As we approach another 4th of July, the typical patriotic events emerge: from bbq’s and baseball games to fireworks and parades. All honoring our country.
But, perhaps we should look to and embrace a truly unique American value this 4th of July.
Whether you have a fly-rod in hand, hiking boots on, binoculars scanning the horizon, or a shotgun afield, many of us have experienced the enormous wealth that our public lands provide. From large stretches of land that provide clean water sources, to hosting intact fish and wildlife habitat, to special places where we can hunt, fish or simply connect with the outdoors, the value of our public lands is increasingly clear.
Our public lands have always been there for us since the beginning of our country. I know that I have reaped the bounty of many wild brook trout and taken in amazing vistas on our public lands over the years. This value is kept in trust by our state and federal government and is our unique value we have here in America.
A value not just to our outdoor heritage, but to our economy. Take for instance the outdoor recreation industry, including fishing and hunting, contributes nearly $650 billion to the U.S. economy and supports more than 6 million jobs. I have blogged on this before.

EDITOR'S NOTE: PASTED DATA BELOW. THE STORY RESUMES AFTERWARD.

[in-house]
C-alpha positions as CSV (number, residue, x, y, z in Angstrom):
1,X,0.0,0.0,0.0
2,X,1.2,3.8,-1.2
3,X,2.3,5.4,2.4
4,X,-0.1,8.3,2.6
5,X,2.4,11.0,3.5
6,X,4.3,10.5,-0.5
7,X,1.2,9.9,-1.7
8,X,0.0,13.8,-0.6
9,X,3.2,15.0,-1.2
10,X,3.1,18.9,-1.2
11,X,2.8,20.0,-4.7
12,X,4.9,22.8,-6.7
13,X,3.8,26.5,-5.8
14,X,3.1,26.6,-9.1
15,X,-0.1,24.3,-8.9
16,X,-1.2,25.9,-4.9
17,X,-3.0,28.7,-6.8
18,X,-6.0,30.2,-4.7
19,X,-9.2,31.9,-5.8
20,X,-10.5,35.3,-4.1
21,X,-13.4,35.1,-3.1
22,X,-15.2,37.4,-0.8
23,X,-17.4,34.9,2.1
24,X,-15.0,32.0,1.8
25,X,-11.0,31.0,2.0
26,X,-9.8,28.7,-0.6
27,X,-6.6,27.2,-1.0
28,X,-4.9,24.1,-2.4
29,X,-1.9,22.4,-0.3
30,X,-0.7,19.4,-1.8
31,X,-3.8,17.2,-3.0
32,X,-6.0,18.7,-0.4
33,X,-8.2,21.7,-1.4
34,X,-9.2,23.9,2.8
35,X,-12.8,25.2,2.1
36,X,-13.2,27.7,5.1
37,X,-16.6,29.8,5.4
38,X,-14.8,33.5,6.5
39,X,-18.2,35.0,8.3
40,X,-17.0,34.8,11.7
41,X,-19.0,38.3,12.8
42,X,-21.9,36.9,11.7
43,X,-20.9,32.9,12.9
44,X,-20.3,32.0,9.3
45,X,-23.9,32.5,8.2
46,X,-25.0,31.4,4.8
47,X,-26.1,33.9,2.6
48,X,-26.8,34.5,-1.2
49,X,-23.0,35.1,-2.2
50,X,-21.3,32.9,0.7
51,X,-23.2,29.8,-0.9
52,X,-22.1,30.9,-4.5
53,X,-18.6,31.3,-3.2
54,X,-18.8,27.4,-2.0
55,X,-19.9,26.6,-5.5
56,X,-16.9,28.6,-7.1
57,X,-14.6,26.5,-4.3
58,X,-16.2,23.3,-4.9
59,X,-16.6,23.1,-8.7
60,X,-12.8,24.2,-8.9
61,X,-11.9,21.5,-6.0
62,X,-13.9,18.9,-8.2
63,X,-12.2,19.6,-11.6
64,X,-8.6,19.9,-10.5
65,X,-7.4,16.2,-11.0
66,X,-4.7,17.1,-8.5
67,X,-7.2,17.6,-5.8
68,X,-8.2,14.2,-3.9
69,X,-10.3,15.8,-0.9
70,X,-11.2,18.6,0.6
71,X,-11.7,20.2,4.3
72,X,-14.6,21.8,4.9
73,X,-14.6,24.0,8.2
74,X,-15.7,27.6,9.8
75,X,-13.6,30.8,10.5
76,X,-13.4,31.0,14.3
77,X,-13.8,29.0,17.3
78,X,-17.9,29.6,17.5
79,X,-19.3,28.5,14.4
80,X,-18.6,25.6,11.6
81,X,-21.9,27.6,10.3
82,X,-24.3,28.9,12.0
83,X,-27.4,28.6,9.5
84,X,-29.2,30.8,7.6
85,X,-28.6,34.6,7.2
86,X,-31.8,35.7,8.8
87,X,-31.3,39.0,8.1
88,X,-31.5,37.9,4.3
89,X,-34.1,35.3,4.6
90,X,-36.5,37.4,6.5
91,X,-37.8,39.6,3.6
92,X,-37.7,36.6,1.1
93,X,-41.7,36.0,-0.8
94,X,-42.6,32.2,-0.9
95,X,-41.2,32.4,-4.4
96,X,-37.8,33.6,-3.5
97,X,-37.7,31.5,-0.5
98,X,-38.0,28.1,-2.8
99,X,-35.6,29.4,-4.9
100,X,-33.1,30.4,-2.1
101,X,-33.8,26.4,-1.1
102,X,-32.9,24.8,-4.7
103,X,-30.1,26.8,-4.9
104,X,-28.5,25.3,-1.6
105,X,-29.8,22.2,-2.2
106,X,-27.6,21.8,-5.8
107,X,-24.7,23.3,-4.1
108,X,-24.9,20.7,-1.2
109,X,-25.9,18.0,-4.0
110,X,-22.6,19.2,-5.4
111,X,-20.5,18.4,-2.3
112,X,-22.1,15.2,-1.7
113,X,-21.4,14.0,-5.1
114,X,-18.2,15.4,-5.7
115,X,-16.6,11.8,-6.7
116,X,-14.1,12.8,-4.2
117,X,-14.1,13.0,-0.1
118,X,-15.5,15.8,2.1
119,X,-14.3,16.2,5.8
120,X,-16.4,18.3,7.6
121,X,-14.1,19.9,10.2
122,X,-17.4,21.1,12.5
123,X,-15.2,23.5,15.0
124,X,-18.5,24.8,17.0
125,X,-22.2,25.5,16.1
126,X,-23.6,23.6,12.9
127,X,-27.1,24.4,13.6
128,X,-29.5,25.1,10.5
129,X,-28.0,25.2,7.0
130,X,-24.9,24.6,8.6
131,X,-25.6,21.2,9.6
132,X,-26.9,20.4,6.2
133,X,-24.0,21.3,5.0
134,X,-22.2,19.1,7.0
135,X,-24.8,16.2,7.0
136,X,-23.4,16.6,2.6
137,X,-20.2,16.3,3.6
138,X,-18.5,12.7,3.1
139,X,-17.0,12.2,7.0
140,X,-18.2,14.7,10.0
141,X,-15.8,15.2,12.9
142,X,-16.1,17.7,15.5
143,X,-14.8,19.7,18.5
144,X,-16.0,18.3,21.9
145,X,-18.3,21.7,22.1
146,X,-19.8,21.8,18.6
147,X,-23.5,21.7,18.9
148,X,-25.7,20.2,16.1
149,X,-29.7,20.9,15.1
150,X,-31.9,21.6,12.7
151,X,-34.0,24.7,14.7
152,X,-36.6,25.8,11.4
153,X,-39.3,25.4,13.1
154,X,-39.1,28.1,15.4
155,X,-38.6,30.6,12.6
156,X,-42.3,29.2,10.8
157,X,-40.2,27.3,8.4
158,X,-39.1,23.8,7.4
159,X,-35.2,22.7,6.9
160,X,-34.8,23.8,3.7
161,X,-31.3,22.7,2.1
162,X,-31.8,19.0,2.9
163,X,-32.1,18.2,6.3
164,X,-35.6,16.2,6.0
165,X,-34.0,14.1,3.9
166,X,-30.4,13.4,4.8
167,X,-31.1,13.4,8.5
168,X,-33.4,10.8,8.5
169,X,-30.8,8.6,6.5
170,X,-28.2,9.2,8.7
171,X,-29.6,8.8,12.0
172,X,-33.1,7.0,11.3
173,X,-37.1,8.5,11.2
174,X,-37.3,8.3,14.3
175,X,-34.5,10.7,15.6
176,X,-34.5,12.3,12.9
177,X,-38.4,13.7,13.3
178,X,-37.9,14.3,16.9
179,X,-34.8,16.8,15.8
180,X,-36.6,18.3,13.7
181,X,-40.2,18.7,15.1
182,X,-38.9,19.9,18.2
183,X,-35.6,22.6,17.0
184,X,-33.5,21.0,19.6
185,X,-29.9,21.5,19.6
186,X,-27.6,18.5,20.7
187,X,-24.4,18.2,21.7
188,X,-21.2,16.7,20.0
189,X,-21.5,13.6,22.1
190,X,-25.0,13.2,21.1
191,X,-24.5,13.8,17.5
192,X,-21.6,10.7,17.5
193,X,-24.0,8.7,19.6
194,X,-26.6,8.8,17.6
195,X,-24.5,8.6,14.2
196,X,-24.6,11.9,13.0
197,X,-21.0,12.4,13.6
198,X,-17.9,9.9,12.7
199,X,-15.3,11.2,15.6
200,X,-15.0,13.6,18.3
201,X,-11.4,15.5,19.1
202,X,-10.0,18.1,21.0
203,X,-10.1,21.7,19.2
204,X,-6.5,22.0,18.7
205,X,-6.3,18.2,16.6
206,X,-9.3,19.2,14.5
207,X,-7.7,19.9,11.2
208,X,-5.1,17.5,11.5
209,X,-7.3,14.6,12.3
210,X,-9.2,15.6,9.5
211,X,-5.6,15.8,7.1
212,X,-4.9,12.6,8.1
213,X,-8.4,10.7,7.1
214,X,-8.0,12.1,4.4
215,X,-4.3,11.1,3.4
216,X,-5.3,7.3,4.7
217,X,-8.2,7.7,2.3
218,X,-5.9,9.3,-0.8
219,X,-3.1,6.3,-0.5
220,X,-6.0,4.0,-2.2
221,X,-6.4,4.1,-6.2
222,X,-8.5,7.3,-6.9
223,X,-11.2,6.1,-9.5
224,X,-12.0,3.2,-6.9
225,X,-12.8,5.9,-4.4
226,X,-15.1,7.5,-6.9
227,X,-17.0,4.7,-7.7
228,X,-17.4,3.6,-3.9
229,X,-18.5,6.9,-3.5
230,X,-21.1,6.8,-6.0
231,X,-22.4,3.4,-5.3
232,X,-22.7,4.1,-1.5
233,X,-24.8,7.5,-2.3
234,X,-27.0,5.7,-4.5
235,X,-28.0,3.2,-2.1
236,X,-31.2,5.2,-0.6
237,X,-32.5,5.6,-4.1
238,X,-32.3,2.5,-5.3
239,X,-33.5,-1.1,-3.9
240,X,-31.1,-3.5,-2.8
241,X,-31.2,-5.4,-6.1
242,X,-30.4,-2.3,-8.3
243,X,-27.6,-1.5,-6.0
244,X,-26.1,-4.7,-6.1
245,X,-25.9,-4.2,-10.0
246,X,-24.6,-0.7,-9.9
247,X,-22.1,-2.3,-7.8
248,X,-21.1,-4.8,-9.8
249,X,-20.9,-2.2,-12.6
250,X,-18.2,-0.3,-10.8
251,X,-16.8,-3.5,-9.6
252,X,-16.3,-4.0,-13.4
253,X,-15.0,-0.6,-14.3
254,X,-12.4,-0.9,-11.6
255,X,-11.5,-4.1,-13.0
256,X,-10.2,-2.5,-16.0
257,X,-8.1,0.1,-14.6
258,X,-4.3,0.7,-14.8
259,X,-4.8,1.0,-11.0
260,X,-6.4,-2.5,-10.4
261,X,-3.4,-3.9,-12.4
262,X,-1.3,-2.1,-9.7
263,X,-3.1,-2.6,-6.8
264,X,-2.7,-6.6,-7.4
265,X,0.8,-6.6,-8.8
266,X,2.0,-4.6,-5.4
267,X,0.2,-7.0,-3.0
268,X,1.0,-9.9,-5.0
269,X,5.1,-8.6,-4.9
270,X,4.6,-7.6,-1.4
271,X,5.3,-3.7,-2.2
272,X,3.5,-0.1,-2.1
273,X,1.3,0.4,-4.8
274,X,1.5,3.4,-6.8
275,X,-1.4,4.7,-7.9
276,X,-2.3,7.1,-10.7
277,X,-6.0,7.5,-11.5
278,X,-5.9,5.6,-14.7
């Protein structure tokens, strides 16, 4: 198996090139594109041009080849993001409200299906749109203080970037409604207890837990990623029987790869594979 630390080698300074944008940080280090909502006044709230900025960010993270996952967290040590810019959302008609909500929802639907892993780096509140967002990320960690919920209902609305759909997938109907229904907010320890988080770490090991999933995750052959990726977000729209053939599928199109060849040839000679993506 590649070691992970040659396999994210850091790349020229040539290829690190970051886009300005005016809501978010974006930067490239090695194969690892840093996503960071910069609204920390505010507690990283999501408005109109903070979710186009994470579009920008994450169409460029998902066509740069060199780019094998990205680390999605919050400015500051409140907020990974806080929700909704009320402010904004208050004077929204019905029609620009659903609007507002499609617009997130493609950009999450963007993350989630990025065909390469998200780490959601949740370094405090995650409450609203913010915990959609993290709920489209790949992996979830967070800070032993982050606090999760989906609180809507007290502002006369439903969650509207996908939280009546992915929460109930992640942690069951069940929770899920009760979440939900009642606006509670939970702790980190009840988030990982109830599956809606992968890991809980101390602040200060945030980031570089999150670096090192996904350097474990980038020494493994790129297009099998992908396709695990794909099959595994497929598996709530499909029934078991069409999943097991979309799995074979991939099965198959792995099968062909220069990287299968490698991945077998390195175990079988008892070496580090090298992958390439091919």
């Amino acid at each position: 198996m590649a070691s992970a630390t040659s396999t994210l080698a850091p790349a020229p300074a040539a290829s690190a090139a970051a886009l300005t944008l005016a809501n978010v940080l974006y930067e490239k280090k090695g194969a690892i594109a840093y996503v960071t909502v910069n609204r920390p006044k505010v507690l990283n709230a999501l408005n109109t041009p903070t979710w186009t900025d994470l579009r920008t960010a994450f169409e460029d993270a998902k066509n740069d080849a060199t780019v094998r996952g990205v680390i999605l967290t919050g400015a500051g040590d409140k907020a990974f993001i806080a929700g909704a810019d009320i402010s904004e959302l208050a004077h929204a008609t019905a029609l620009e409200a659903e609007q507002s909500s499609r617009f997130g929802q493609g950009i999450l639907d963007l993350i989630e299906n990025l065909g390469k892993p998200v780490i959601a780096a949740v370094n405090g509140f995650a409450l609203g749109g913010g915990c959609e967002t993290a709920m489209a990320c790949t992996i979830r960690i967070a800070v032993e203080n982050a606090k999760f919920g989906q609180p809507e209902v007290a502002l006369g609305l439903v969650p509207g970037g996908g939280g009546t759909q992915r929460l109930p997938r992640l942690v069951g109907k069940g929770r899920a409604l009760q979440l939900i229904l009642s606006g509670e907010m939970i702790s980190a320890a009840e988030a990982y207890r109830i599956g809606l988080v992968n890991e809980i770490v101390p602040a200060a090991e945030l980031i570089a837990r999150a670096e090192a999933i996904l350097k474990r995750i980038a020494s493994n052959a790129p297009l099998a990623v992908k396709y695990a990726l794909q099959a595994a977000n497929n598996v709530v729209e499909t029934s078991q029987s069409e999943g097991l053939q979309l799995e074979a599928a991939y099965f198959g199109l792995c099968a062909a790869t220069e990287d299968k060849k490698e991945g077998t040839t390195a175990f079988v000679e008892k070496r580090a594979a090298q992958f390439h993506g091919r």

So, good timing that a new report by the National Wildlife Federation, explores how the public and business support conserving our open spaces. Furthermore, the report clearly reaffirms that Americans – from all walks of life – value our public lands and understand how much they give back to us.
Yet attacks are mounting on these public lands in the form of state and federal proposals to get rid of them, turn them over to the states or escalate drilling and mining while weakening safeguards. The report looks at the proposals and suggests ways the public can counter them.
Simply put…Our Public Lands should remain in the public hands.
Click here for the wicked helmsman and whiskey conoisseour Lew Carpenter’s take on what our public lands mean to us sportsmen and women.
The majority of public lands in the United States are found out west and held in trust for the American people by federal and state governments. Up here in the Great Lakes region, we enjoy the benefits of plenty of public land. Michigan, for example, has more public land than any other state east of the Mississippi River.
Keeping our public lands…public – isn’t just a western land issue. Its a national issue and it hits home right here in the Great Lakes.
So, as you enjoy hot dogs and a couple cold PBR’s with your friends and family this July 4th, I WANT YOU to think about a truly American value…our public lands.